East London teenager to be deported by Tories' racist rules speaks out

East London teenager to be deported by Tories' racist rules speaks out


by Tomáš Tengely-Evans


Abdul (front, second from left) after speaking at event at his old school earlier this month

Abdul (front, second from left) after speaking at event at his old school earlier this month (Pic: Abdul Hassan)


A teenager from Hackney in east London is facing deportation to Bangladesh because of Britain's racist immigration rules.

Abdul Hassan, who turned 19 today, Sunday, spoke to Socialist Worker about the trauma the threat is causing him. "It's been devastating for me and my family," he said.

"My friends, life and future are in this country."

He added, "I always knew from an early age about my situation but I didn't really think about it until now."

Abdul said that deportation would "totally change" his life and that he would "lose everything".

"I can only speak some of the Sylheti dialect, meaning I couldn't understand anyone from the other regions in Bangladesh including the capital," he explained.

"I can't read or write so how could I get a job?"

Abdul came to live with his aunt because his father was ill and his mother suffers from schizophrenia.

He said, "My dad came to Britain with me on a medical application. The family saw it as a temporary thing but he sadly passed away and my mother couldn't look after me."

But now Tory 's amber Rudd's Home Office denied Abdul's application for leave to remain in 2016 Some of the supporting documents were not the most up to date and Rudd's department claimed that his mother was now well enough to look after him. 

Abdul said, "Because we lost touch with the family, we used medical records from 2007 for the application.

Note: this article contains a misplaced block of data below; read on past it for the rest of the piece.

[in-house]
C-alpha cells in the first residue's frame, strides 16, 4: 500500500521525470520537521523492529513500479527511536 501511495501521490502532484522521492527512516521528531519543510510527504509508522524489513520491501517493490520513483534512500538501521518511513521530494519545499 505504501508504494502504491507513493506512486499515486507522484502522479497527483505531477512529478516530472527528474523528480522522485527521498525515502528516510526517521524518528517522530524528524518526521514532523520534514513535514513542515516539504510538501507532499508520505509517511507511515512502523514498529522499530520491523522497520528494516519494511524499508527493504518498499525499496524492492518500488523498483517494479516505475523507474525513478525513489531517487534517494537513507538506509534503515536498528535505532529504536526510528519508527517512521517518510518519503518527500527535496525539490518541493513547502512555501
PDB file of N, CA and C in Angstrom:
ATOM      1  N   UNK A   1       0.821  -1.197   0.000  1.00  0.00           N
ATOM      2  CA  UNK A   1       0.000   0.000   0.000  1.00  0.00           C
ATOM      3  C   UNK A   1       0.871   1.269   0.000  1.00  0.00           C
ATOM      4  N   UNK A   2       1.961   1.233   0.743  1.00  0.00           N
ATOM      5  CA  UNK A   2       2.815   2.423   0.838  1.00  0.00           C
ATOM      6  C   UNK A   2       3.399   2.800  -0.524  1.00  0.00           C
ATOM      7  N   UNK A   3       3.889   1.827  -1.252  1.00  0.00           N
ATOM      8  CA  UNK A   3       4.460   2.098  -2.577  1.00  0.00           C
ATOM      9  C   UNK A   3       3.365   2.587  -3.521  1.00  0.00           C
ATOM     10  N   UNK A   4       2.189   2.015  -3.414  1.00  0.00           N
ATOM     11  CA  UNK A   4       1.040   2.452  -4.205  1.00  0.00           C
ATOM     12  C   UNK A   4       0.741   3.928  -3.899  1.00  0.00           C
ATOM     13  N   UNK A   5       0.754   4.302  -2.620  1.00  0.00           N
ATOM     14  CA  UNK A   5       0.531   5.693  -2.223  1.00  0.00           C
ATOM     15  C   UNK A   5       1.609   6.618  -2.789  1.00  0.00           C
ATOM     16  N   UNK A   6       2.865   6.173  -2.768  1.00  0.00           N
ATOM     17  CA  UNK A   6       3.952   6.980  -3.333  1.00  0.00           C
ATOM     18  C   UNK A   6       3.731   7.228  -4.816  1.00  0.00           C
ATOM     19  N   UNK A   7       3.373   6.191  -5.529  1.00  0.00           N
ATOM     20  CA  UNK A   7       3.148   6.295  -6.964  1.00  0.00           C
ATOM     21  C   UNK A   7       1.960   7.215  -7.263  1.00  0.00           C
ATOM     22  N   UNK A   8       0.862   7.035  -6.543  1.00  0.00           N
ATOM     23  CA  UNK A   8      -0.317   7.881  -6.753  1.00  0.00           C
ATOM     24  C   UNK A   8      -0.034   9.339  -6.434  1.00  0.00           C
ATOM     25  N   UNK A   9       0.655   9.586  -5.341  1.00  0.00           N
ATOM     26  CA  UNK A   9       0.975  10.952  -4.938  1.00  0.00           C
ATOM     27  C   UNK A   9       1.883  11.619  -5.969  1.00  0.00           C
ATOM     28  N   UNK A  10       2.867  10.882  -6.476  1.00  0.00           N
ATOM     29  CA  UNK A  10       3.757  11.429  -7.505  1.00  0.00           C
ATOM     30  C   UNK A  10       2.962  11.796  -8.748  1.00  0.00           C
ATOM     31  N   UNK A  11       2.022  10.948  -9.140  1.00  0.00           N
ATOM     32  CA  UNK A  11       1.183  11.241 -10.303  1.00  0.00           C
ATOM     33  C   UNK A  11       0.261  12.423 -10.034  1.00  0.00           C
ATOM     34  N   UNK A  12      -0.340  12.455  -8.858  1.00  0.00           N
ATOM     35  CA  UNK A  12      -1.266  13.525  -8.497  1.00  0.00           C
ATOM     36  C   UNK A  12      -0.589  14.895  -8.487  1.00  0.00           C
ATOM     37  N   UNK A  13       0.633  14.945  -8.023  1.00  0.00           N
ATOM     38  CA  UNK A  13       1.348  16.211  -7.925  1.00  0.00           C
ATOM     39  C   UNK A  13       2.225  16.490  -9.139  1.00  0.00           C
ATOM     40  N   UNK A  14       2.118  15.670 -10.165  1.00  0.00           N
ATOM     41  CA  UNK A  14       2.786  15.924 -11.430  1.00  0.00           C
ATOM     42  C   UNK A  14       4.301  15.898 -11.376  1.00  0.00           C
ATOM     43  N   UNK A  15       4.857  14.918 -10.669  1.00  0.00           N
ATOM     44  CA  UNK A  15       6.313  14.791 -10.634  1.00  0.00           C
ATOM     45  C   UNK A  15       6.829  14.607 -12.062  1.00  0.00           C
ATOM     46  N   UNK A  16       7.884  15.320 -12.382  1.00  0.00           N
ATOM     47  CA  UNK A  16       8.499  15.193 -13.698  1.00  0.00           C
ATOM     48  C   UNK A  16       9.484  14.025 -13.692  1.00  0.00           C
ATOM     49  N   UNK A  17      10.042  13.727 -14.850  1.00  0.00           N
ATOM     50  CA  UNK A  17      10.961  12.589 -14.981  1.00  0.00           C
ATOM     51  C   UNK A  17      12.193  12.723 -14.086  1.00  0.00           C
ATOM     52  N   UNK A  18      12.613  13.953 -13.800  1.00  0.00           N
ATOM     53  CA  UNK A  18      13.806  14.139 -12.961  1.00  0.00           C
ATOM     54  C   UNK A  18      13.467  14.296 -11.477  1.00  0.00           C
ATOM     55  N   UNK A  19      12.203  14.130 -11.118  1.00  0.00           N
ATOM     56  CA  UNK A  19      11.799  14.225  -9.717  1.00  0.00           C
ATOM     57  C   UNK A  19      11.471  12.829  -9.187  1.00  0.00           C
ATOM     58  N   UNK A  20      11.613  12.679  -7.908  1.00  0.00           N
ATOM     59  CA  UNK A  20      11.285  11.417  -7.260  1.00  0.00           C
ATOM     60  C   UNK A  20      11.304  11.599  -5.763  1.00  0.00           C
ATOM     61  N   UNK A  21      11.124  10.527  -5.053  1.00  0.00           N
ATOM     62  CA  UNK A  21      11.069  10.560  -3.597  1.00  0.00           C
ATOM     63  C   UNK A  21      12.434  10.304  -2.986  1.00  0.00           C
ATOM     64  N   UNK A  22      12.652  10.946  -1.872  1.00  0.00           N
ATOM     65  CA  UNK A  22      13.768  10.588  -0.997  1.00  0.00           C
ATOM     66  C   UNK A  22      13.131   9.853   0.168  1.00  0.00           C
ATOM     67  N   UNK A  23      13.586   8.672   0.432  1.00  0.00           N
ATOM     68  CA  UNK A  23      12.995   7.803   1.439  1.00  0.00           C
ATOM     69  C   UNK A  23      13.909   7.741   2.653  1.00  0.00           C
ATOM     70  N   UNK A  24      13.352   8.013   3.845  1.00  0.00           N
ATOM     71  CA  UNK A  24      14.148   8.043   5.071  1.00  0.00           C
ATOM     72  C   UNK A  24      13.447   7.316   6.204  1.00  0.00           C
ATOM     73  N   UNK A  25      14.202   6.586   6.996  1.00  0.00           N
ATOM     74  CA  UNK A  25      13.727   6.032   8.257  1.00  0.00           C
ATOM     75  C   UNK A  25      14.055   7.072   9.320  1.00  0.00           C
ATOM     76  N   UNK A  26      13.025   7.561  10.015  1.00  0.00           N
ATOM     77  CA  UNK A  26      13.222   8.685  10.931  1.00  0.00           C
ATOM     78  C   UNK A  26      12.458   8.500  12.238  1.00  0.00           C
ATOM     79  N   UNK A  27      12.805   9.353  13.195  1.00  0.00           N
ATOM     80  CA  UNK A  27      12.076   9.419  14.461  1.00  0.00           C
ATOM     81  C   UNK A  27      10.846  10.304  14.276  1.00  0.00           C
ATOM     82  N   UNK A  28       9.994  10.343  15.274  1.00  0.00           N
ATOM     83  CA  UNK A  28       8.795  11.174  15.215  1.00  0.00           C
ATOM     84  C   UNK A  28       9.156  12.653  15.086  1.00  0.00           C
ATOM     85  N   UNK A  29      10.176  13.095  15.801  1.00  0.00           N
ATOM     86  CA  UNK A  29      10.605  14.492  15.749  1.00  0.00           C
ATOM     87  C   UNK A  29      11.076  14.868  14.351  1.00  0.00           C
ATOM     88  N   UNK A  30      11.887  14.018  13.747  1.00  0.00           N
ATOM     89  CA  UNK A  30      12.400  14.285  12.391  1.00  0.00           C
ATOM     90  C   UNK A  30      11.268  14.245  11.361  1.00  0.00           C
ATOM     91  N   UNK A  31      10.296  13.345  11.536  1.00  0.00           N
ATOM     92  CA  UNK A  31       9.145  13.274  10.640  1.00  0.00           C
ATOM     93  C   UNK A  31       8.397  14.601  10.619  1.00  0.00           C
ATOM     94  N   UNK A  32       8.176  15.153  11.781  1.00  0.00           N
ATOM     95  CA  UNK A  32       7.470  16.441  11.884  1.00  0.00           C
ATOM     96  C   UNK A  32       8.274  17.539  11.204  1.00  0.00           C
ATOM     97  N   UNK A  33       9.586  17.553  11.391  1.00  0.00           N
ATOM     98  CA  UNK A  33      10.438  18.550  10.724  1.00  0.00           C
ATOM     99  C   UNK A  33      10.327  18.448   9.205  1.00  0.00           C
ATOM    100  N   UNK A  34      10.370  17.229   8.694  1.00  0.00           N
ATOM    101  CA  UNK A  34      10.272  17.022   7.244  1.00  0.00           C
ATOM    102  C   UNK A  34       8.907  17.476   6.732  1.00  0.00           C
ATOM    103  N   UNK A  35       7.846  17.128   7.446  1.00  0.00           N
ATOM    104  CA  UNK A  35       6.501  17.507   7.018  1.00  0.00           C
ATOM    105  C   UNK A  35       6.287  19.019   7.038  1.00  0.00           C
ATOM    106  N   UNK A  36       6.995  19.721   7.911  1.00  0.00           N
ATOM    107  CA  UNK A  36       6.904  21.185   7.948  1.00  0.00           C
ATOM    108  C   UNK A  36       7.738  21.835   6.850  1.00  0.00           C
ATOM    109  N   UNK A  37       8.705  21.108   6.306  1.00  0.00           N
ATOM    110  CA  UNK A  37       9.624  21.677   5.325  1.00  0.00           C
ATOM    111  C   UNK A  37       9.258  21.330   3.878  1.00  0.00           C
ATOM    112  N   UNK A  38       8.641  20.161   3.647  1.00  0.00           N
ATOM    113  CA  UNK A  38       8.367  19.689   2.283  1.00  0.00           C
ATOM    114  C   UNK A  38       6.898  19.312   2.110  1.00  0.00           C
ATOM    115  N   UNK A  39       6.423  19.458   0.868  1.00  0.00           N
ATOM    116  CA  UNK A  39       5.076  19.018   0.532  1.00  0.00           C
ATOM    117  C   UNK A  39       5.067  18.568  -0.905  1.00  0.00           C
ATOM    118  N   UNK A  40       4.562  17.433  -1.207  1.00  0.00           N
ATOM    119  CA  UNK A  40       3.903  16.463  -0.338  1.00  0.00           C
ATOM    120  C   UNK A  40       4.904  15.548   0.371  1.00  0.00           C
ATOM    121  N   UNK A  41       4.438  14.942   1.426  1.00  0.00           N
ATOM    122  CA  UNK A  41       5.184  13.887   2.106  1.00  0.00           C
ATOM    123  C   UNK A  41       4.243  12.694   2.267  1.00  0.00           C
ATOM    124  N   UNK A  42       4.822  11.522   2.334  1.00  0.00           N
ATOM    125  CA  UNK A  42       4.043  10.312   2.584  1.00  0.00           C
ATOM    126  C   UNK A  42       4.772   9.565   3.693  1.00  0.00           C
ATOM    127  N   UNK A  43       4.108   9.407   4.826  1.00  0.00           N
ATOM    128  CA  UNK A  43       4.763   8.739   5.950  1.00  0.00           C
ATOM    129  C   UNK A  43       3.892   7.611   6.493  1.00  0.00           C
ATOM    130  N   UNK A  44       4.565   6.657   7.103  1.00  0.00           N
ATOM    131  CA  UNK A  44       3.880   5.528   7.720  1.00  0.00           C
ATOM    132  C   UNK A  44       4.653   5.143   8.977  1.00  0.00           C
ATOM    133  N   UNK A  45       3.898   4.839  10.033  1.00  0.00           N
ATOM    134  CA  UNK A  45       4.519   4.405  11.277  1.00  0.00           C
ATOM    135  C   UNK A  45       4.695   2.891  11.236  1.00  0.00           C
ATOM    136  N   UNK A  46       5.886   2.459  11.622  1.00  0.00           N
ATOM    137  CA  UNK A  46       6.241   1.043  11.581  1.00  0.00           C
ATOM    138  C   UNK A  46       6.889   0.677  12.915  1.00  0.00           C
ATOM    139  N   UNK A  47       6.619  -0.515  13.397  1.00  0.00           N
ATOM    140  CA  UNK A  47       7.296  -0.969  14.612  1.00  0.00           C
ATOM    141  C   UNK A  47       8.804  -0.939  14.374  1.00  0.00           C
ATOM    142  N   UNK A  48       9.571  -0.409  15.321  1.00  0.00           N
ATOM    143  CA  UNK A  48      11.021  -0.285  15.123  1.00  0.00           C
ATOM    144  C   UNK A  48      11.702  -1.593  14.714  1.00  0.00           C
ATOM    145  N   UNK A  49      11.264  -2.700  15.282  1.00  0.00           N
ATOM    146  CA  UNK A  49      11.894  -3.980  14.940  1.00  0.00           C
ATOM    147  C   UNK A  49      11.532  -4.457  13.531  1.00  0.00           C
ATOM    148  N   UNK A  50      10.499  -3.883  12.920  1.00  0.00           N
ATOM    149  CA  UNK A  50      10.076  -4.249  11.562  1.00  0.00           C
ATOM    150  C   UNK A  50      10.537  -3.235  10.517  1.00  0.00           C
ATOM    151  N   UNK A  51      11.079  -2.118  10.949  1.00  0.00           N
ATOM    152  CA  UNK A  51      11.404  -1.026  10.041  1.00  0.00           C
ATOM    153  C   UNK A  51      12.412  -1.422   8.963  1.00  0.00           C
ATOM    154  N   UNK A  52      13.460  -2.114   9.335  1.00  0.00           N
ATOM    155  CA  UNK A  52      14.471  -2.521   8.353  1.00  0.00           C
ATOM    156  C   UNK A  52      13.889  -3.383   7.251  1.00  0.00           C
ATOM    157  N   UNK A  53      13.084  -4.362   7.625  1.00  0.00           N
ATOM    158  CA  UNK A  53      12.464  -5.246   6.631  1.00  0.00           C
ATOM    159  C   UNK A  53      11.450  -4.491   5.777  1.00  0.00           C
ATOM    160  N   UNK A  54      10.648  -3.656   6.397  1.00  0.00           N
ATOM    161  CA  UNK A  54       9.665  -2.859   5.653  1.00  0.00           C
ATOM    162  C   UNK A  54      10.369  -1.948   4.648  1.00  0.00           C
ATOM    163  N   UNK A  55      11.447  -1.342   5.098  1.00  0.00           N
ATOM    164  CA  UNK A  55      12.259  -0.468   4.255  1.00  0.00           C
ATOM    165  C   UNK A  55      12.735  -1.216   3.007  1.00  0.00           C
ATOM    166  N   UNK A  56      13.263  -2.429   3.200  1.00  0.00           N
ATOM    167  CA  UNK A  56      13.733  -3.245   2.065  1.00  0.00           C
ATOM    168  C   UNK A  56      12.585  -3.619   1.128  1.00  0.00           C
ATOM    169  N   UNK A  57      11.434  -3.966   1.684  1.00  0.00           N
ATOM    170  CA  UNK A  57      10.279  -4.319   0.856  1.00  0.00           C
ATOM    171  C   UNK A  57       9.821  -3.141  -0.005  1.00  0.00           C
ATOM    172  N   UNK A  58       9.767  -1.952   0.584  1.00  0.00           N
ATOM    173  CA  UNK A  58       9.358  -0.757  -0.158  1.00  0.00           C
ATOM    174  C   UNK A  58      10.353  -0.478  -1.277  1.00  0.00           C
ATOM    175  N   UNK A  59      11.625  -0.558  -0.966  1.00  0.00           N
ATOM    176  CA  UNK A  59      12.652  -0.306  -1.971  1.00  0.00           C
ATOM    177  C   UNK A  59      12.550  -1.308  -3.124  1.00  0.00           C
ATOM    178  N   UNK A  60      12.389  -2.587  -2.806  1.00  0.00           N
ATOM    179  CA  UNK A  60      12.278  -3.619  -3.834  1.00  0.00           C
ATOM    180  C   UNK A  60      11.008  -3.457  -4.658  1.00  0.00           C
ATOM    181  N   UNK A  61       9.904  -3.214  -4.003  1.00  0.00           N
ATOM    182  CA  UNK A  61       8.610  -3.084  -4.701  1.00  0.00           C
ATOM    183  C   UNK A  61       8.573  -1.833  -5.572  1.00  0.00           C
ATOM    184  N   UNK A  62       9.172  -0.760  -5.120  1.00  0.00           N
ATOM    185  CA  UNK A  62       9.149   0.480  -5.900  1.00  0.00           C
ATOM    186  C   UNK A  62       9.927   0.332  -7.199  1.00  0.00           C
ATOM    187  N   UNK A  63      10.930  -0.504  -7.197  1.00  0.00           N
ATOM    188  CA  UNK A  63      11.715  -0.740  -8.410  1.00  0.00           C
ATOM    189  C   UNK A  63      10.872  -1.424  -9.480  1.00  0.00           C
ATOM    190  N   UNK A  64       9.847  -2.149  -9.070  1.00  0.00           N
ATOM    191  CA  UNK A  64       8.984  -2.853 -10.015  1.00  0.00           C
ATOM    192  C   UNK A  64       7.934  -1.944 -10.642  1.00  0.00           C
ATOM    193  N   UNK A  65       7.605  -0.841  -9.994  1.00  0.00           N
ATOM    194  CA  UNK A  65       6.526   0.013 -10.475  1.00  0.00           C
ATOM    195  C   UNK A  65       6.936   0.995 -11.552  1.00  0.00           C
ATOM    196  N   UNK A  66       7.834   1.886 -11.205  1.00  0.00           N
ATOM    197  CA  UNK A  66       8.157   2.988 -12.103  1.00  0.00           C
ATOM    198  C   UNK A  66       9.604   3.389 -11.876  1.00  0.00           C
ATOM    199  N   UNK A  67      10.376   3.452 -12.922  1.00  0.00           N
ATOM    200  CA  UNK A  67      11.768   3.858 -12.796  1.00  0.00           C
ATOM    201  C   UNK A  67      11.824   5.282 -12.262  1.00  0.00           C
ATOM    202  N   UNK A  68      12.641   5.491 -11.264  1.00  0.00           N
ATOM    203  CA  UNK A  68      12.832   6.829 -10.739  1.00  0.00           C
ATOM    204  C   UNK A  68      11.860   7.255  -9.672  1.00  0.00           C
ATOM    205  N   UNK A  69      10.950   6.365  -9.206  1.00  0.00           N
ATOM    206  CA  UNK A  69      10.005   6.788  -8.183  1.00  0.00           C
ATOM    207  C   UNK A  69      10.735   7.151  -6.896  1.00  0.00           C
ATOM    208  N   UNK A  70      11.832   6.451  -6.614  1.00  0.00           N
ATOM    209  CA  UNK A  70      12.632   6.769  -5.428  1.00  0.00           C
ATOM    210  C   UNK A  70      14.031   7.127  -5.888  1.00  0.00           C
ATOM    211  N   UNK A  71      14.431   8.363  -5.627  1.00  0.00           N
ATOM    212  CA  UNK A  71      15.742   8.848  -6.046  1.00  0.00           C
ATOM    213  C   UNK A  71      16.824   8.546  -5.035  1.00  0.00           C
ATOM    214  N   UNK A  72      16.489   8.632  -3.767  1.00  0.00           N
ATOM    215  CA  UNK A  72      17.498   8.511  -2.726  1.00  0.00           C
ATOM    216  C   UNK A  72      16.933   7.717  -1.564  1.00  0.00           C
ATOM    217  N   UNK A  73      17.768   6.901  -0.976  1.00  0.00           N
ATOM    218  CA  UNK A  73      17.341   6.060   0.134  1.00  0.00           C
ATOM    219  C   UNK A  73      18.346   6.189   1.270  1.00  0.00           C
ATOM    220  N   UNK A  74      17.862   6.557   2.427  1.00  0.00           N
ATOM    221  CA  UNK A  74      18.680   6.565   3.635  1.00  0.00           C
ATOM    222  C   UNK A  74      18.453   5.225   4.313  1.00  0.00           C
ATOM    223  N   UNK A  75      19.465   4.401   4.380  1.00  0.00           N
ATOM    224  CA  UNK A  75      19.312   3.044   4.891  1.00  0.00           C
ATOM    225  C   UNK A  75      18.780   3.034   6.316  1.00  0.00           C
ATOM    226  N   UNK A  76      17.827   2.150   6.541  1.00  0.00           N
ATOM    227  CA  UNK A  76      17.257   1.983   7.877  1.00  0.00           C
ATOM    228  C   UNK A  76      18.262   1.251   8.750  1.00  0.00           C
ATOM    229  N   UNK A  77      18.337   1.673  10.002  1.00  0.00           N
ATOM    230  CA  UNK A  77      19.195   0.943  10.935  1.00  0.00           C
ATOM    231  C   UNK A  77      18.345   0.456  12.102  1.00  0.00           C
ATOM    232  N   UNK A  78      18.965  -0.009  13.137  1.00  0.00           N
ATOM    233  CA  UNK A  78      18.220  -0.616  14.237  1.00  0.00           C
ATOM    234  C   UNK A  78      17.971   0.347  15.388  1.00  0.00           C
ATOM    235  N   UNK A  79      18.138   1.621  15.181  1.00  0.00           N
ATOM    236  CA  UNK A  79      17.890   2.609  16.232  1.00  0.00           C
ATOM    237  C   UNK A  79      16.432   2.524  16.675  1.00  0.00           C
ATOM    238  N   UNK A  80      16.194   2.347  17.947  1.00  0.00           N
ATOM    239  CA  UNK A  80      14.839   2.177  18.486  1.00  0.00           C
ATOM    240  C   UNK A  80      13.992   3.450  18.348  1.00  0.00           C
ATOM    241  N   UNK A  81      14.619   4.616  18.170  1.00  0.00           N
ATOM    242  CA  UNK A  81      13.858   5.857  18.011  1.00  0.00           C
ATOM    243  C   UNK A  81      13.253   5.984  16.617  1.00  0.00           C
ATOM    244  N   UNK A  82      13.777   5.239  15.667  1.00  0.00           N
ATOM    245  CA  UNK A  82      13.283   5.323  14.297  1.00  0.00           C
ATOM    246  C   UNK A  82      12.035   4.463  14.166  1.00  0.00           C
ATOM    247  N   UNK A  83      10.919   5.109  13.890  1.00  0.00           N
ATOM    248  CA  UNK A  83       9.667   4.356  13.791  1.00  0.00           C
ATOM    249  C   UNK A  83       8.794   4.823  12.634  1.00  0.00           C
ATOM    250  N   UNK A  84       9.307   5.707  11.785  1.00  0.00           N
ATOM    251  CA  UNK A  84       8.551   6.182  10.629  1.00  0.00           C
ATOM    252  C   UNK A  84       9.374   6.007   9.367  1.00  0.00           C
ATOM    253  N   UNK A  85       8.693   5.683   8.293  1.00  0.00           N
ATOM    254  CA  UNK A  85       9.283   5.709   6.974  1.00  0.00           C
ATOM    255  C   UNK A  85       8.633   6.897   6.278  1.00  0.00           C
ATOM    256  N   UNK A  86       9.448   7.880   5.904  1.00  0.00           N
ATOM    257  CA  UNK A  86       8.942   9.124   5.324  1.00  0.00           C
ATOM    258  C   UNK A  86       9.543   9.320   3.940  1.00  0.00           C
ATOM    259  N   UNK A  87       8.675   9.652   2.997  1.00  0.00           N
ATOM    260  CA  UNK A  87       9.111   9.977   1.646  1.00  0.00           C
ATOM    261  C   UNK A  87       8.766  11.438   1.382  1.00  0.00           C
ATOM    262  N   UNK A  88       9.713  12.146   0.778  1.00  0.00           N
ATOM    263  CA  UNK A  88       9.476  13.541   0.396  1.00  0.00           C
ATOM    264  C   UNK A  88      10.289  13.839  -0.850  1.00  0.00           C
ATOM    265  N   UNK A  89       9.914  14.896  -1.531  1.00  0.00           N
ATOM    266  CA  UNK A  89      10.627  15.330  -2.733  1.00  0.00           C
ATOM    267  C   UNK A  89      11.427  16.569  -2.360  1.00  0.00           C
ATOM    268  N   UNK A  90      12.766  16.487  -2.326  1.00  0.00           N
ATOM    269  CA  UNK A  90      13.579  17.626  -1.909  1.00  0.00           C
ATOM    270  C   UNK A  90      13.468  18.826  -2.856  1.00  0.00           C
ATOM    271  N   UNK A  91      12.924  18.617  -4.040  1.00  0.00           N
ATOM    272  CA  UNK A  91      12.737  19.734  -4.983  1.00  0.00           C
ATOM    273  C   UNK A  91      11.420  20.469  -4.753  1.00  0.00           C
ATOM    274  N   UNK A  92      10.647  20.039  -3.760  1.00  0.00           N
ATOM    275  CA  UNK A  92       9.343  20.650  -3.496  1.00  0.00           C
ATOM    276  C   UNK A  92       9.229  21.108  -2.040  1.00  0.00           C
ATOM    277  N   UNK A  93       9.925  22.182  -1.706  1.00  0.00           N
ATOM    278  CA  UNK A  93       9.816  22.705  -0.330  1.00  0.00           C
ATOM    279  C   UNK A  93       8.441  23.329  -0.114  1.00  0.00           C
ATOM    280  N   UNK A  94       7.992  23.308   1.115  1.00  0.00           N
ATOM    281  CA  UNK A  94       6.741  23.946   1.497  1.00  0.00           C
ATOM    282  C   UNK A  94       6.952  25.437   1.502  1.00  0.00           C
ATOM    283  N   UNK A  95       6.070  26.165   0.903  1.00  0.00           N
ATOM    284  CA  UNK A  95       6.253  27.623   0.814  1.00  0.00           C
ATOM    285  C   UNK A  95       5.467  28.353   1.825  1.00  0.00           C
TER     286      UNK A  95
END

"But my mother is really not well and we now have a letter that shows she has severe health issues."

Offered

Abdul finished at Stoke Newington Sixth Form last year and was offered a job at accountancy firm KPMG.

When Abdul was 16 he didn't automatically receive a national insurance number meaning he couldn't legally work.

The Home Office has forced Abdul to live in limbo. "My life is totally on hold at the moment," he said.

His appeal will be heard on 8 June—if rejected he will be deported.

But Abdul has massive support among people in the local area. A petition organised by his old school friends has been signed by more than 18,000 people.

Abdul said "The petition they organised has made me lot more hopeful about my situation."

He added, "My friends didn't really know about it and were really upset when they found out.

"There's no difference between me and them."

Abdul is just one of hundreds of deportations that take place. We have to support Abdul and fight to end Britain's racist immigration system that produces such cases.

That has to be part of broader fight against the Tories ramping up their racist assault against migrants, refugees and Muslims.

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